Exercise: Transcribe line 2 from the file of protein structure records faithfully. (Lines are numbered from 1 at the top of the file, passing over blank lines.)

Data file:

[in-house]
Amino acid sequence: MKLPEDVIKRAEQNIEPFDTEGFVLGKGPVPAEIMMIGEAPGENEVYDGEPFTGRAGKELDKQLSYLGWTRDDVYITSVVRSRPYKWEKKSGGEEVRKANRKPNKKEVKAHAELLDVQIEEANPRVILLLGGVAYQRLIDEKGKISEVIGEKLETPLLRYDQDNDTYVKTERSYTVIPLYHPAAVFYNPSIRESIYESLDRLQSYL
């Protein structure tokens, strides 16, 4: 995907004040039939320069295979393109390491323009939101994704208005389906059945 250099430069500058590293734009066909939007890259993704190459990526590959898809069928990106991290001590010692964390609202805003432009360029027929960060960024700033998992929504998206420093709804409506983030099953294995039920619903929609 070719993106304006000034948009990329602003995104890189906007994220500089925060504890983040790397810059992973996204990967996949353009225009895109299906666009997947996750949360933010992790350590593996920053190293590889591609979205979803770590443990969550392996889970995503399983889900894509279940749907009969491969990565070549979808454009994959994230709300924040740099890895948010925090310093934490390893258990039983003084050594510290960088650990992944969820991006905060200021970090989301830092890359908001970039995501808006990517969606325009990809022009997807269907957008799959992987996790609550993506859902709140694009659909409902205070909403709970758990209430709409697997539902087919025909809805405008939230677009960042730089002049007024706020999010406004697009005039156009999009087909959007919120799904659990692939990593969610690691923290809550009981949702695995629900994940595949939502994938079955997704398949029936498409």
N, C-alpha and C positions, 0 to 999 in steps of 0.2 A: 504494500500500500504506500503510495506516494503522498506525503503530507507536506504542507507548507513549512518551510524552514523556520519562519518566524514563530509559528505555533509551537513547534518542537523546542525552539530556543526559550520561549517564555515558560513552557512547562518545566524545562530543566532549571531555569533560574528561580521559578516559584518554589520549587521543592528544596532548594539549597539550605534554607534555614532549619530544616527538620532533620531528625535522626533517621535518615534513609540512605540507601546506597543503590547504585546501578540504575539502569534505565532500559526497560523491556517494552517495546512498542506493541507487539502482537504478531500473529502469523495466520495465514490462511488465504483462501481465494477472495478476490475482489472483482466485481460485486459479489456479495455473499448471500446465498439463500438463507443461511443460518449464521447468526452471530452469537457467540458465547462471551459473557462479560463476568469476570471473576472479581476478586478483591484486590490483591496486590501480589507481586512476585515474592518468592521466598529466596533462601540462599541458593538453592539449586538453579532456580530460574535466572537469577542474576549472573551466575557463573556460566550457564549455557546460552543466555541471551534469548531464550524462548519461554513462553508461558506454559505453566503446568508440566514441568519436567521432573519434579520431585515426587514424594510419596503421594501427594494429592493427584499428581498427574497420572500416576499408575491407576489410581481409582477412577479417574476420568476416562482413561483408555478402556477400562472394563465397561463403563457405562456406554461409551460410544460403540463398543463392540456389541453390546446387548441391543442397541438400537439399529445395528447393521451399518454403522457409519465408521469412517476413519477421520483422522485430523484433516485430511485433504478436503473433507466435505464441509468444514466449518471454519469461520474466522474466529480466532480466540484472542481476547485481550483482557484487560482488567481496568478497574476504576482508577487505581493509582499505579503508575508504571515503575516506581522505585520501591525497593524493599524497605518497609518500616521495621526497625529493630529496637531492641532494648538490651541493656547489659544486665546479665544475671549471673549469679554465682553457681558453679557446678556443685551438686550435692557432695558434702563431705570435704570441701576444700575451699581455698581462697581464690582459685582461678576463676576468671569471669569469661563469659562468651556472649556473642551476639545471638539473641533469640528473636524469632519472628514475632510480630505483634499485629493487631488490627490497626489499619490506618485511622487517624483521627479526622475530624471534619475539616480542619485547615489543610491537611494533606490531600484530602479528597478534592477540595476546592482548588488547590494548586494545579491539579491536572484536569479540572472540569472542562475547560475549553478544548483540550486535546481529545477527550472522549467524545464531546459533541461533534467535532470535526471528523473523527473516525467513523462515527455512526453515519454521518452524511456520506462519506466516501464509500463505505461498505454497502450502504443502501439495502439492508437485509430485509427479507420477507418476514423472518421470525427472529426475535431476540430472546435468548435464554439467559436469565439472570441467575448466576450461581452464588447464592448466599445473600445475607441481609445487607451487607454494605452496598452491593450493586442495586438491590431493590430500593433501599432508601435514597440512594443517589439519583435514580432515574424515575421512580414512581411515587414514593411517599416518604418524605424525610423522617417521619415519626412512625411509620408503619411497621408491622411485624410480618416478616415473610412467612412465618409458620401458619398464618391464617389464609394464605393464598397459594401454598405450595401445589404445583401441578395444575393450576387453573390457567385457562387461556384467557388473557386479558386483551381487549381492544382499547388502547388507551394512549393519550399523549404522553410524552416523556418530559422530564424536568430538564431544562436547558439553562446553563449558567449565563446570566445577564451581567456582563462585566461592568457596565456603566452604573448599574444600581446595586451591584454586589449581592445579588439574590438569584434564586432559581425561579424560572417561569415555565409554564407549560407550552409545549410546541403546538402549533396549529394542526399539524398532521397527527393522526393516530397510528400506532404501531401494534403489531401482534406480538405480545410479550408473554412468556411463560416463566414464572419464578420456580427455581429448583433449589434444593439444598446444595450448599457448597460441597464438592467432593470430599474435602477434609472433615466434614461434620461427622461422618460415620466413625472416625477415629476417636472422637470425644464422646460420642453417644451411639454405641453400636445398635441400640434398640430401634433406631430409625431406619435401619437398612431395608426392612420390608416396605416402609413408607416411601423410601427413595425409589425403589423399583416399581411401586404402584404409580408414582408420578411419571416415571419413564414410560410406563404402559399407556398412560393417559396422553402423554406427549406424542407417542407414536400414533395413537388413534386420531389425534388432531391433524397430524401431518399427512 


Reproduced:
Amino acid sequence: MKLPEDVIKRAEQNIEPFDTEGFVLGKGPVPAEIMMIGEAPGENEVYDGEPFTGRAGKELDKQLSYLGWTRDDVYITSVVRSRPYKWEKKSGGEEVRKANRKPNKKEVKAHAELLDVQIEEANPRVILLLGGVAYQRLIDEKGKISEVIGEKLETPLLRYDQDNDTYVKTERSYTVIPLYHPAAVFYNPSIRESIYESLDRLQSYL